How serious is Biden about defeating cancer?

We’re well into year two of President Biden’s reignited Cancer Moonshot. The $1.8 billion initiative, which he helped launch in 2016 as vice president, aims to cut the cancer death rate in half over the next 25 years while improving the quality of life for cancer patients and survivors.

Unfortunately, one of the president’s signature accomplishments — the Inflation Reduction Act, or IRA — could make it harder for the country to meet the Moonshot’s ambitious goals.

The IRA made transformative changes to the U.S. economy. It funds hundreds of billions of dollars in clean energy investments, expands tax credits for Americans who buy health insurance through the Affordable Care Act, and — for the first time — caps how much Medicare enrollees will have to spend out-of-pocket for prescriptions.

The law also allows the federal government to set the prices of prescription drugs purchased by Medicare. Considering that the federal health insurer pays for about 30% of U.S. prescription drugs, these price caps will reduce biotech companies’ revenue by tens of billions of dollars annually — and thus disincentivize future investment in pharmaceutical research.

Cancer research, in particular, will take a severe hit. A University of Chicago study predicted that spending on cancer R&D would decrease by $18 billion annually due to the IRA.

We’re already seeing that happen in real time. Over 80% of biotech firms recently warned the law will have “substantial impacts” on their research and development decisions. Some have already canceled planned clinical trials, concluding that further investment in certain experimental drugs no longer makes financial sense, given that it takes $2.8 billion, on average, to bring a single drug to market. More than 90% of all drugs don’t make it past human trials. New cancer treatments have less than a 6% likelihood of approval.

The IRA’s provisions are especially harmful to cancer research because the law gives preferential treatment to large-molecule “biologic” drugs that doctors inject or infuse into patients, compared with small-molecule drugs that patients can take themselves as pills at home. One major drug company has already dropped a promising small-molecule blood cancer treatment from the development pipeline for this exact reason.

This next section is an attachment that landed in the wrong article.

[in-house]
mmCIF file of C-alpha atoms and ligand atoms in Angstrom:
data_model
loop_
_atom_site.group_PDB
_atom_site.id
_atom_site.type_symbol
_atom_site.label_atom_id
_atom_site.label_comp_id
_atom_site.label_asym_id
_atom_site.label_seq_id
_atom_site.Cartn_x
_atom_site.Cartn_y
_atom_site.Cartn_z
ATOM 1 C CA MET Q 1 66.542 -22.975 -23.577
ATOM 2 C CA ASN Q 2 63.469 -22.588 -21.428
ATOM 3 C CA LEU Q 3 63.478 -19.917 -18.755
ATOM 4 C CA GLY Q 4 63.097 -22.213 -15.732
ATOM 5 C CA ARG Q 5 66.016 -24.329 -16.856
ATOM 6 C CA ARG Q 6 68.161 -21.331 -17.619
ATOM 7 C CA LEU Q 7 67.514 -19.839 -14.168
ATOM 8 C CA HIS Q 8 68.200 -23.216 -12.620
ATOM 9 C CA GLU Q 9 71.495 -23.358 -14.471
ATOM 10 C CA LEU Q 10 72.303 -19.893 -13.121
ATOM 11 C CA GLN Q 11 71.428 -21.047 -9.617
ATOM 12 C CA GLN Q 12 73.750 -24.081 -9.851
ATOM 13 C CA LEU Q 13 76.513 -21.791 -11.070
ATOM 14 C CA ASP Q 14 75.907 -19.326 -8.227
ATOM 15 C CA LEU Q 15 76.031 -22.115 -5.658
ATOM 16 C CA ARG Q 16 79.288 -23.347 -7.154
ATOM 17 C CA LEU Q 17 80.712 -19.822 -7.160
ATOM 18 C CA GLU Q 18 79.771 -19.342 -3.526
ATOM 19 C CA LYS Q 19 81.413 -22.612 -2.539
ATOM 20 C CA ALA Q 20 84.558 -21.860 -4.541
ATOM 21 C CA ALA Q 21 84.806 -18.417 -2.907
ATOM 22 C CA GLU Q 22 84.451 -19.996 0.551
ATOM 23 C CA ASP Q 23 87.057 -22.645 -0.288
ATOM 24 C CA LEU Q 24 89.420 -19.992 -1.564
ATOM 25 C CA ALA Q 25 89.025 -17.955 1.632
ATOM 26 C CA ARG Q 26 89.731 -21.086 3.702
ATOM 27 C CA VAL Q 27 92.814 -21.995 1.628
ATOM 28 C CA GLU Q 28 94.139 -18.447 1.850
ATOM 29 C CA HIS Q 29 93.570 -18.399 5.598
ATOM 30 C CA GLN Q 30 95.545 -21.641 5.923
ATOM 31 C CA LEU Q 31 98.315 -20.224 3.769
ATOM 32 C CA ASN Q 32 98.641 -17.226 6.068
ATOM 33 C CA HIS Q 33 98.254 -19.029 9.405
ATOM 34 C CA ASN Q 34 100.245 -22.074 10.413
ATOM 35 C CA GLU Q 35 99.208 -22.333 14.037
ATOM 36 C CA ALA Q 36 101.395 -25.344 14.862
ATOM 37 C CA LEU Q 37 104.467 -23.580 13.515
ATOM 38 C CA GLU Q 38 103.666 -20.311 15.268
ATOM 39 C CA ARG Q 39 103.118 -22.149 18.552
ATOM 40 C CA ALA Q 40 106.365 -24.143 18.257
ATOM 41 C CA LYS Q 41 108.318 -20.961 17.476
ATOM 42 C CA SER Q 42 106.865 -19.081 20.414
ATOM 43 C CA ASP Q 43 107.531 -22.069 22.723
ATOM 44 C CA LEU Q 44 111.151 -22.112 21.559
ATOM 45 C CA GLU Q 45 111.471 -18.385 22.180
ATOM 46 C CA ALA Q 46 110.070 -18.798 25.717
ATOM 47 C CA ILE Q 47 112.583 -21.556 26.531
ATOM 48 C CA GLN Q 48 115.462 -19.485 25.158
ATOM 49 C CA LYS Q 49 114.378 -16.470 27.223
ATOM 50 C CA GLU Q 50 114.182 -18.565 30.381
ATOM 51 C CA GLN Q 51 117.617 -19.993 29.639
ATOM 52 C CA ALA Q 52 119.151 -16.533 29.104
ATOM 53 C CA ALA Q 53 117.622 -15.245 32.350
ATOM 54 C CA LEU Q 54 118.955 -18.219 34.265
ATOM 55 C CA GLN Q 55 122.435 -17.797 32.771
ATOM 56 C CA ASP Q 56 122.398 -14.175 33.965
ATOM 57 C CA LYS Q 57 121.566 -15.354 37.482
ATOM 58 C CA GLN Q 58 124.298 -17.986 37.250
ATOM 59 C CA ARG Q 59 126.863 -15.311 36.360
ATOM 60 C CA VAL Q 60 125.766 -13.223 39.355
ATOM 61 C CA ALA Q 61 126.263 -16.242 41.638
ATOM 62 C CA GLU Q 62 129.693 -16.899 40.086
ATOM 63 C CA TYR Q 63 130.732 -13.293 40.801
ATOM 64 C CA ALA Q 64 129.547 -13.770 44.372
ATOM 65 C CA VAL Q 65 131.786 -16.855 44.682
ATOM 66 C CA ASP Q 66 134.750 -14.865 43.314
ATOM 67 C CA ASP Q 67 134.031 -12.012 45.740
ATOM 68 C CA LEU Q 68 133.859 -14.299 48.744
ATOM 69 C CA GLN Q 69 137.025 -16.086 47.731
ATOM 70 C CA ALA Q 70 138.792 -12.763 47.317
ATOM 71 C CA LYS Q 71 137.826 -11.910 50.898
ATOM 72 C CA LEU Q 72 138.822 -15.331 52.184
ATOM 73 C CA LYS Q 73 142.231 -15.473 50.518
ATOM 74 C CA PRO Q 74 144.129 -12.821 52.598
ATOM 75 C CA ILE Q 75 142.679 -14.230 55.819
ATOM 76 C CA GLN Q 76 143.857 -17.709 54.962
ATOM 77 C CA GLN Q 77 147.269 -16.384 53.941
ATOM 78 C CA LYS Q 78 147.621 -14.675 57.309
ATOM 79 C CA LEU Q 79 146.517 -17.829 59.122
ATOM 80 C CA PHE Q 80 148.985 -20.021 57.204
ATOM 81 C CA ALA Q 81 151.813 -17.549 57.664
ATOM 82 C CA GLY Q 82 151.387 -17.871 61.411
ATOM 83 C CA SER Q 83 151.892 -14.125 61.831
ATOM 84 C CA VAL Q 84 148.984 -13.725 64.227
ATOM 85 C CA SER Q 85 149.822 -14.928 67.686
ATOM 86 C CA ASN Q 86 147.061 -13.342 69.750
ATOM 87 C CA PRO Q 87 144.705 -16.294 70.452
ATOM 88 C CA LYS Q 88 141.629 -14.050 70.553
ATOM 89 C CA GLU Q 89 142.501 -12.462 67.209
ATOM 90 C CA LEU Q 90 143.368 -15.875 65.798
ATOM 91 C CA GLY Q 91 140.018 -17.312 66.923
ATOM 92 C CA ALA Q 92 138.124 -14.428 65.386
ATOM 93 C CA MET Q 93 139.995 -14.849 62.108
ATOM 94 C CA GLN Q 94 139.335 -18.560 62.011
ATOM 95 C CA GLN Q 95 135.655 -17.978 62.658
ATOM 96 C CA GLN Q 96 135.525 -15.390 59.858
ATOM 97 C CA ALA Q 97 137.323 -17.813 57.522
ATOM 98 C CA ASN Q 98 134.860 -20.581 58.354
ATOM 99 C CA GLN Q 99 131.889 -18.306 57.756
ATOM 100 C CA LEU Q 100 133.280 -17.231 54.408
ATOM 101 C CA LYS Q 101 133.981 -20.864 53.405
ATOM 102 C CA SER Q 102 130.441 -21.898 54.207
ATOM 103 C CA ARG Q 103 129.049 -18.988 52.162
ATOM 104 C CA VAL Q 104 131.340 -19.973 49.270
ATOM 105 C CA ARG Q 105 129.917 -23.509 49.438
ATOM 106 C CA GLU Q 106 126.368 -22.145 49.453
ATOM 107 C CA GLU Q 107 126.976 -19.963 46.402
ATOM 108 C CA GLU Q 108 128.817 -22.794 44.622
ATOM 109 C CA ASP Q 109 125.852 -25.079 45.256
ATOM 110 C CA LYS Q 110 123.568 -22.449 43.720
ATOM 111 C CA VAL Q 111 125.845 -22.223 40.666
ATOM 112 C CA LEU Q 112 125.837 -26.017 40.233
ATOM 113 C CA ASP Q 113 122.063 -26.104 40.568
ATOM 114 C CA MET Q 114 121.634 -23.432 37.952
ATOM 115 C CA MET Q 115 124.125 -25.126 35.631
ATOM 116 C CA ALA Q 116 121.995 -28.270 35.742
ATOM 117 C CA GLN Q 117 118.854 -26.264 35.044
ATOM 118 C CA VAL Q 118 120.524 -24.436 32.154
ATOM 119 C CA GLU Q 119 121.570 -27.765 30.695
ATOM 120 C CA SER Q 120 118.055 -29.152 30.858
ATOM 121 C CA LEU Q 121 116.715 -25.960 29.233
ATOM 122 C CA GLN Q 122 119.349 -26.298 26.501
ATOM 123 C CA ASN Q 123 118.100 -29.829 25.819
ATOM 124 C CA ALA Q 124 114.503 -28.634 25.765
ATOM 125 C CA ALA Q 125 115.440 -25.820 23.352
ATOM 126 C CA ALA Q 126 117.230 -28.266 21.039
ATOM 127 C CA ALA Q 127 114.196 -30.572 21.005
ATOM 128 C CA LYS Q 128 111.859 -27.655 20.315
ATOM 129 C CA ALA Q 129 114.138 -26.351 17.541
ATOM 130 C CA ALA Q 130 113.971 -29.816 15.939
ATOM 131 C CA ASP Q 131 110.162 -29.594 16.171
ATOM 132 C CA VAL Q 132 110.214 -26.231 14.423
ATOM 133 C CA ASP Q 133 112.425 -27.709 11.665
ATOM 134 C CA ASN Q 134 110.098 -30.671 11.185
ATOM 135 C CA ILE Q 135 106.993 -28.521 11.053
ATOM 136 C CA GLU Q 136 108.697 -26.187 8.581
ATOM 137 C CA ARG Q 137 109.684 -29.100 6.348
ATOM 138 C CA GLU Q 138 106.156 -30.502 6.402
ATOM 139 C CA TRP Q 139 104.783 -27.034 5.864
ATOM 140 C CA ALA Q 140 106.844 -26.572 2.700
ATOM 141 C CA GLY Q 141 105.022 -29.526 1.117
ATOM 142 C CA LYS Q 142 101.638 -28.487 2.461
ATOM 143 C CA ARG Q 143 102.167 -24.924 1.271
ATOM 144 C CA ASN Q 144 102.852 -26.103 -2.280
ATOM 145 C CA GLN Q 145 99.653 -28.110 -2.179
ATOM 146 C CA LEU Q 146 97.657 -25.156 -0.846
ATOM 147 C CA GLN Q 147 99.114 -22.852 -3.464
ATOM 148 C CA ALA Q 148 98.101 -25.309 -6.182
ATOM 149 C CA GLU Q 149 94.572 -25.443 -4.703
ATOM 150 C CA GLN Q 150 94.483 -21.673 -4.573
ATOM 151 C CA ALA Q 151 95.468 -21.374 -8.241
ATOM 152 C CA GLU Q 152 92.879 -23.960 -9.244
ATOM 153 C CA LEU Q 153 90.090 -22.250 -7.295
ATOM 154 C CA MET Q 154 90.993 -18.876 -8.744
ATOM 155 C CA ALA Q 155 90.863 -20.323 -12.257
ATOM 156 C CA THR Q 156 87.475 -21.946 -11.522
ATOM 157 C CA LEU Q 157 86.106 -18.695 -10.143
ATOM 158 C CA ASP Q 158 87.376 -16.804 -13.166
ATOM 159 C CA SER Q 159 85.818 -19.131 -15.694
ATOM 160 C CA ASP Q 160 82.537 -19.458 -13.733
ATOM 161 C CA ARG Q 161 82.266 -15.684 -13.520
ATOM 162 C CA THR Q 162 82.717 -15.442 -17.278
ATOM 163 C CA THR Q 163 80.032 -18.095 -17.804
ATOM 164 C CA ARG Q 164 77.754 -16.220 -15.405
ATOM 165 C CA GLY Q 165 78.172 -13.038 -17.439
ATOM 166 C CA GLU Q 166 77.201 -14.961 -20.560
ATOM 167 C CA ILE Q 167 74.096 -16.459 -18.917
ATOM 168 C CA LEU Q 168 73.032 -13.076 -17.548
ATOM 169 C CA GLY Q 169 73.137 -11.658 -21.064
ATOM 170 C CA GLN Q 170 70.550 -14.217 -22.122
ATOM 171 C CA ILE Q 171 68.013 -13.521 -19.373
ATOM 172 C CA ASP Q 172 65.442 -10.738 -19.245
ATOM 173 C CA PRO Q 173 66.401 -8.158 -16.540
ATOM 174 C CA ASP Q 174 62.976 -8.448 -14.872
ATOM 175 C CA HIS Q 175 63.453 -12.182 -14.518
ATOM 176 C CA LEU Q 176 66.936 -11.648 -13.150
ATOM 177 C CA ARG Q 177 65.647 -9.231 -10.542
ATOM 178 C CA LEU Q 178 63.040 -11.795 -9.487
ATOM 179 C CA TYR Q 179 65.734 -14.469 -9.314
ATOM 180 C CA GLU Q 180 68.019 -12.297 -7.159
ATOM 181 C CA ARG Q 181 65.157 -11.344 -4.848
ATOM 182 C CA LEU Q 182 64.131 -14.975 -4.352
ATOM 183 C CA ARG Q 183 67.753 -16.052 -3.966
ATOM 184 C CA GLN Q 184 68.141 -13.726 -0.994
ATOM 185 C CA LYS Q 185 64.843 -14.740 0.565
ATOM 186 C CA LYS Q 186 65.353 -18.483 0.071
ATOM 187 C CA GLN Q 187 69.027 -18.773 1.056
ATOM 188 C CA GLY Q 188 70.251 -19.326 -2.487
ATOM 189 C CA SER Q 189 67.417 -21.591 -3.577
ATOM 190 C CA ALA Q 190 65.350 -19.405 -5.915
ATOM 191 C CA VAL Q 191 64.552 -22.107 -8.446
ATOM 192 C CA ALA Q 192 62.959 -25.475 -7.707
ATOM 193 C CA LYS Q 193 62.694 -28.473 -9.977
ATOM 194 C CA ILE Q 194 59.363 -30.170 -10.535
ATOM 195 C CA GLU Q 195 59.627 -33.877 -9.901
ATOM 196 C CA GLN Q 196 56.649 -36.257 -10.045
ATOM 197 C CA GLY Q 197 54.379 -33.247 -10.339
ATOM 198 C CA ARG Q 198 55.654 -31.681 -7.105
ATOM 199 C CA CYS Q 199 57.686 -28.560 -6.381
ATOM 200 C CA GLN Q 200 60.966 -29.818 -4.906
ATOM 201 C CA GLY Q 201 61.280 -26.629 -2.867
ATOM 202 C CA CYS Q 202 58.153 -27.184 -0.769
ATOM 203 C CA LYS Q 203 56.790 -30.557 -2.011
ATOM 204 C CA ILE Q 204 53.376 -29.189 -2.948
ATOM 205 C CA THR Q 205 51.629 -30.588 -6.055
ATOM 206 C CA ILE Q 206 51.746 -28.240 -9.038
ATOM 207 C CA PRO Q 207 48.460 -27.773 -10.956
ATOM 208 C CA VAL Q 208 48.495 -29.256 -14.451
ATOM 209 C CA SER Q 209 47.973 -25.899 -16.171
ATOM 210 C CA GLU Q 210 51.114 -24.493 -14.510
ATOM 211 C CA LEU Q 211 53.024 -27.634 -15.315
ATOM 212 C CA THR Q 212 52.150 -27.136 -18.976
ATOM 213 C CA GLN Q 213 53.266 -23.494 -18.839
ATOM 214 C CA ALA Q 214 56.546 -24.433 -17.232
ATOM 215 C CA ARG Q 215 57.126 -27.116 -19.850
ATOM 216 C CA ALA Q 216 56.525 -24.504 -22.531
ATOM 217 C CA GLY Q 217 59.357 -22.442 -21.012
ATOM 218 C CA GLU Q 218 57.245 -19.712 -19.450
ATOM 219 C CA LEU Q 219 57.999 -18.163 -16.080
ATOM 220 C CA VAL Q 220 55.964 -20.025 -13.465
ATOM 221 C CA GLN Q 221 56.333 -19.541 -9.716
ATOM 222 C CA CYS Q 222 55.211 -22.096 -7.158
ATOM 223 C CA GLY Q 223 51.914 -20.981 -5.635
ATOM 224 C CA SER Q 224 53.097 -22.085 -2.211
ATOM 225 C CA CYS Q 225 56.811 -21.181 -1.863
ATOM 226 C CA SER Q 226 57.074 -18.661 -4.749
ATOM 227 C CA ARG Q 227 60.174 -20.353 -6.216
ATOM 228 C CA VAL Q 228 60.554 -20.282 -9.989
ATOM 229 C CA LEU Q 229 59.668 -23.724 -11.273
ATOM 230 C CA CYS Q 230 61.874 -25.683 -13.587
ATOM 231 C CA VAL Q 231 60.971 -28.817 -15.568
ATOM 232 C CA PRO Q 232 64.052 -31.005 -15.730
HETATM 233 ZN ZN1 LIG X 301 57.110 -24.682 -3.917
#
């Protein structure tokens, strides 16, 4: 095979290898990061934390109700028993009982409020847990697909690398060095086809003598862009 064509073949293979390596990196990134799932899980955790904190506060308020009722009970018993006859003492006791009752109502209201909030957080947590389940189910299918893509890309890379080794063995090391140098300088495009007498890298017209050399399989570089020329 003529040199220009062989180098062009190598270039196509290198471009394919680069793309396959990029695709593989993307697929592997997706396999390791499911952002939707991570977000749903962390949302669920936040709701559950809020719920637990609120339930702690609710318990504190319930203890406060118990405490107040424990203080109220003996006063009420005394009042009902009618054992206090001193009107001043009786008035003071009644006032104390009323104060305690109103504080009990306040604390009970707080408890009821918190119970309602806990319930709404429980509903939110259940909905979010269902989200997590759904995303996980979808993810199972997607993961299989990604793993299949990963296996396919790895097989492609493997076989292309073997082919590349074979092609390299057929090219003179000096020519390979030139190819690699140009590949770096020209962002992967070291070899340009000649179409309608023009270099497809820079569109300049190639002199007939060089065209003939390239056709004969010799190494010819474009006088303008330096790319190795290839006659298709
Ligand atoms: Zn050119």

Some of the most promising cancer therapies are small-molecule treatments, which will see less investment unless Congress and the Biden administration put small- and large-molecule drugs on an equal footing.

America’s favorable policy environment has made it the world leader in biotech innovation. It’s a key reason why the United States has a lower per capita mortality rate for cancer than countless other developed nations and why mortality rates have decreased steadily over the past 45 years. Without so many new treatments, America wouldn’t be home to over 18 million cancer survivors.

Unfortunately, that progress could soon slow dramatically. Mr. Biden’s Cancer Moonshot is a worthy initiative. But its nearly $2 billion investment will be dwarfed by the massive reduction in R&D caused by the Inflation Reduction Act.

Mr. Biden is unquestionably sincere about wanting to win the war on cancer. But victory requires more than just desire. It also requires smart policy. Unless Congress and the administration amend some of the most damaging provisions in the law, patients will never see the benefits of promising cancer treatments on the horizon.

• Kenneth E. Thorpe is chair of the Department of Health Policy and Management at the Rollins School of Public Health, Emory University. He is also chairman of the Partnership to Fight Chronic Disease.

Source: WT